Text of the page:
Wednesday, December 19, 2007
Frank Conte, Communications
of first but still strong where it matters: Massachusetts
finishes second in State Competitiveness Report 2007
(December 19, 2007) - After three years at the top,
Massachusetts slipped to second place, just behind Utah, according
to the most recent annual measure of state competitiveness
compiled by the Beacon Hill Institute.
Bay State slipped slightly in small number of the component
categories of the competitiveness index, including higher
minimum wages, a higher crime rate and failing to show any
progress in resolving longstanding problems such as high housing
costs and aging infrastructure. Nonetheless, Massachusetts
continues to rank in the top ten based upon strong showing
in the human services, finance, and technology subindexes.
state is the only new entrant to the top ten this year, improving
from 13th to 7th place. Montana shows the largest improvement
this year, moving up from 28th to 15th position. The largest
drop in rank this year belongs to Michigan, moving down seven
places from 34th to 41st. New Hampshire slipped from third
place to ninth in the latest ranking.
year, New Mexico and Rhode Island, two fast moving states,
climbed up 9 and 4 places, respectively. New Mexico is now
ranked 29th and Rhode Island 21st. Also improving were Minnesota
(ranked 6) and Tennessee (37) and Missouri (26). Oklahoma
(32) also improved remarkably.
BHI competitiveness index is based on a broad set of 42 indicators
divided into eight subindexes: government and fiscal policy,
security, infrastructure, human resources, technology, business
incubation, openness and environmental policy. This broad
view distinguishes the BHI index from more narrowly focused
measures of competitiveness that target just one dimension
such as taxation, or high tech, or economic freedoms.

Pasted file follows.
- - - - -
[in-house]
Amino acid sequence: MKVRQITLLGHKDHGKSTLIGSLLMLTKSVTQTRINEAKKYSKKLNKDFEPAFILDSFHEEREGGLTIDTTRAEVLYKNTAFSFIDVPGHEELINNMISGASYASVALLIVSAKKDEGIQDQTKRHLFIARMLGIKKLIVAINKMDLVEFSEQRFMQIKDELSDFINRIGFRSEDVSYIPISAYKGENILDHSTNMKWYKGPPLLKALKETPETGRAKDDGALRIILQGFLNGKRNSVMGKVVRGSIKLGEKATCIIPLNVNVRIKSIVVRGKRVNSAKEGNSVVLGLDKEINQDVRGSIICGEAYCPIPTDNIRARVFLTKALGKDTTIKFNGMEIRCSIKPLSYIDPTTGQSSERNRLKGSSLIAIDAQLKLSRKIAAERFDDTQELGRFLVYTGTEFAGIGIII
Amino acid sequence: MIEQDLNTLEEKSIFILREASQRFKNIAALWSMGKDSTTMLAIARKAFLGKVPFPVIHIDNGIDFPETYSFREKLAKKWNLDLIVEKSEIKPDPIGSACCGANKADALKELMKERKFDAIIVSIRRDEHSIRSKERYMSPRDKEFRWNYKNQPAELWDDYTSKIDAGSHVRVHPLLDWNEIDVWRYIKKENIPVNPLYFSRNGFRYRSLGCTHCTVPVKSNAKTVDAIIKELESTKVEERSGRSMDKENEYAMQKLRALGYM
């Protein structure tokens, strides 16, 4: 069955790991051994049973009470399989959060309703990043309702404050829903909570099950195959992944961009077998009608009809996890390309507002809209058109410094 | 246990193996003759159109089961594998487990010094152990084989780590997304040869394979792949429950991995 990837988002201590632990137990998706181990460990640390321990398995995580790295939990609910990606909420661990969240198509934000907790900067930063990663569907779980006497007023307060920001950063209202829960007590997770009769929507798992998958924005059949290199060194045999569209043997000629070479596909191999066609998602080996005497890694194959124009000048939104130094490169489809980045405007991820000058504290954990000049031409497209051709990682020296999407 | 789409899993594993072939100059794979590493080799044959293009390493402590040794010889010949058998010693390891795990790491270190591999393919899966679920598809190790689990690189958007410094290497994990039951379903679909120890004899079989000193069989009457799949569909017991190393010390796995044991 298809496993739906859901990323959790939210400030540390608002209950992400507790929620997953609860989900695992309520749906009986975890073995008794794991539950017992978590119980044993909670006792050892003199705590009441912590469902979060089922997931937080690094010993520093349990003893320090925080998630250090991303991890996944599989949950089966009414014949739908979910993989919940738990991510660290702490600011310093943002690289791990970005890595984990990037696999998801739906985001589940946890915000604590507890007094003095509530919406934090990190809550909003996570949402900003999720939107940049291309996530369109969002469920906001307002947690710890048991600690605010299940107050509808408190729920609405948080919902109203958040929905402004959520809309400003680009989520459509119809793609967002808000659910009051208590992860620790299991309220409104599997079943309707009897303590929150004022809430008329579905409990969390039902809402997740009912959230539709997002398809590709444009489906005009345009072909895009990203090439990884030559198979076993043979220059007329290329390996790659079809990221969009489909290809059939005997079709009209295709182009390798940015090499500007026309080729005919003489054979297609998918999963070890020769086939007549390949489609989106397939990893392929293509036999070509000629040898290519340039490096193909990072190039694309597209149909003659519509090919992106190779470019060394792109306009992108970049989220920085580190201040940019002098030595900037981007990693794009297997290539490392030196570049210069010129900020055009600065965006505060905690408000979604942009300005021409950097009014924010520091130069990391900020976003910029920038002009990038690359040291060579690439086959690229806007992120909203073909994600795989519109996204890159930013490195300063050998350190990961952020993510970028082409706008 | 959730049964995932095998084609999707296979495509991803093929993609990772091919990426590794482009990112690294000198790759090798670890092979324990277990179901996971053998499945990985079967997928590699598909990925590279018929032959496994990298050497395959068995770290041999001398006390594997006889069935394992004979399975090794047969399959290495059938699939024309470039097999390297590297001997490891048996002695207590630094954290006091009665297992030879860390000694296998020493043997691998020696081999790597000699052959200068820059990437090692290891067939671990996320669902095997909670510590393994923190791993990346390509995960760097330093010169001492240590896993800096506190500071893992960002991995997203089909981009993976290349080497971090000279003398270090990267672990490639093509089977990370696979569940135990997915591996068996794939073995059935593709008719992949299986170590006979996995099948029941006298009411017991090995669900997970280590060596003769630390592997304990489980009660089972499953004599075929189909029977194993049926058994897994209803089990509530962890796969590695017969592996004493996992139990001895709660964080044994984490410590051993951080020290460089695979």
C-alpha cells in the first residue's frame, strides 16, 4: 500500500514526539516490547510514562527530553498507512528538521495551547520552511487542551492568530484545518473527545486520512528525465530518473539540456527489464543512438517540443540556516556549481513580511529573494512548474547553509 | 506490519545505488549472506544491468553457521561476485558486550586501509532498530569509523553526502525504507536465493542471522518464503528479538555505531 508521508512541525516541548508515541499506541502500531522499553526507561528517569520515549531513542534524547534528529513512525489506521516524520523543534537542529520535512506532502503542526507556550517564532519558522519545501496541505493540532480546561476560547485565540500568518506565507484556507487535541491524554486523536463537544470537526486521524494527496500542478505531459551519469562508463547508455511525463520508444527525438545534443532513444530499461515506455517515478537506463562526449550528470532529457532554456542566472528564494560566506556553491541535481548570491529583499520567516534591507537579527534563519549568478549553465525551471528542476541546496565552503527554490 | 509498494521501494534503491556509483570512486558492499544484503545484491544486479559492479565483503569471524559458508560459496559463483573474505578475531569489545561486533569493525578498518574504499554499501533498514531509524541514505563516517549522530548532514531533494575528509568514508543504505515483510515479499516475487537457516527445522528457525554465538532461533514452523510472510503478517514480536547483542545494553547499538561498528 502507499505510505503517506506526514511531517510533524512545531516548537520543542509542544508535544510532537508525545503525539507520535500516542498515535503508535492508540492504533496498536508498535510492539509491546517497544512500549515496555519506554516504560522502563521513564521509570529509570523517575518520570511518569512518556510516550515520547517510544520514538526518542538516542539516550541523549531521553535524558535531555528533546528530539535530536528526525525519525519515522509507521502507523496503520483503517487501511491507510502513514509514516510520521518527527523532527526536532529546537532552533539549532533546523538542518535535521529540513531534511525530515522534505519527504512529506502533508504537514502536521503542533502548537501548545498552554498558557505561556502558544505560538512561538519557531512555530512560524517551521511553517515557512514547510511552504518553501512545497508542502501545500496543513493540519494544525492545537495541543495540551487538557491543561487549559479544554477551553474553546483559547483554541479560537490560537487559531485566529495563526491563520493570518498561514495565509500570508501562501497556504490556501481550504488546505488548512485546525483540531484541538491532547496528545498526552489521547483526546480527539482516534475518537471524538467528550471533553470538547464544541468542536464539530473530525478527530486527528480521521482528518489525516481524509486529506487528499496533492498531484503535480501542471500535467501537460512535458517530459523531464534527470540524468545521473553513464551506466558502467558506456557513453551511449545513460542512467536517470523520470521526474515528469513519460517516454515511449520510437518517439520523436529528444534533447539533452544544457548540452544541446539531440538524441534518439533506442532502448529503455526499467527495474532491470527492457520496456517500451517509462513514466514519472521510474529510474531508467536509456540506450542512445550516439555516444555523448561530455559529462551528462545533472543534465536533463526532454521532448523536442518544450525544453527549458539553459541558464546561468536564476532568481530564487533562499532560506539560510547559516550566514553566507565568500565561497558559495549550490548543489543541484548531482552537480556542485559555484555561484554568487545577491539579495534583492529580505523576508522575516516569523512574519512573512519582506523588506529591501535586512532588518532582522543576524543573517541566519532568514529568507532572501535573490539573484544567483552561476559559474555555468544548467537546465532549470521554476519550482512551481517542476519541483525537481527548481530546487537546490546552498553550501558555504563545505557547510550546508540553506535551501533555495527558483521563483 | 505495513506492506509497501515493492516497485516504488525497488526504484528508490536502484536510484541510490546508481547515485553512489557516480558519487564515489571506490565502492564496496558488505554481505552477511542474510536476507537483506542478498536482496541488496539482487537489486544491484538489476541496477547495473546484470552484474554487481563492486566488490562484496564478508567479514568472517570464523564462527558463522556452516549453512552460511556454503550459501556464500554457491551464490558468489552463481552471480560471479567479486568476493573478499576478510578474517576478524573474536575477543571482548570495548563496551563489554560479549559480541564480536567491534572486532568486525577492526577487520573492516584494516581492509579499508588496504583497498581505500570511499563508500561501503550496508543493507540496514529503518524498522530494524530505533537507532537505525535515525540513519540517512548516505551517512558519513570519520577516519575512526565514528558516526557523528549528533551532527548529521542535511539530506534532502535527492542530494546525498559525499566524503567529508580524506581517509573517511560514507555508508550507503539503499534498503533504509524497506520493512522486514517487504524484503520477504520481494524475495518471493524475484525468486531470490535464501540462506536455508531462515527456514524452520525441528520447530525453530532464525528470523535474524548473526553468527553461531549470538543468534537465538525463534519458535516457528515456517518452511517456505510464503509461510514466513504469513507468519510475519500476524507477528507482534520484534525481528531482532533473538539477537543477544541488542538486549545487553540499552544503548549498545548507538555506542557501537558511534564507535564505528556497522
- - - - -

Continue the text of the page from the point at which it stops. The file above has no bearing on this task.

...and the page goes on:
trying to develop sound economic strategies, policymakers
often look to "leading technology states" (LTS)
as a guide. This may be too narrow, suggesting the limits
of targeted industrial policies. These high technology states
do not always prove to be competitive by the institute's measure.
Massachusetts (2) and Minnesota (6) are the only leading technology
states to finish in the top ten in the 2007 BHI index. Other
LTS states - California (24), Connecticut (25), New Jersey
(43), New York (38), North Carolina (30) Pennsylvania (34)
and Texas (20) - have relatively unimpressive rankings.
BHI index forces policymakers to consider what really matters
to the health of a state's economy: the productivity of its
firms. "In contrast to recent overblown reports of job
losses in Massachusetts, the BHI competitiveness index shows
that the Commonwealth has important long-run strengths,"
said Senior Economist, Jonathan Haughton. "These continue
to translate into higher real levels of per capita income.
We find that if a state has an extra point in the index, its
personal income will be higher by $1,163 per person per year."
latest report is available at www.beaconhill.org. BHI will
release its annual rankings of the top 50 metropolitan areas
in the United States in late February 2008.
State Report (PDF)
Release in PDF
50 state listing
out how your state ranks on the BHI index
year comparison (Download Zip File)
12/19/2007 8:47 AM
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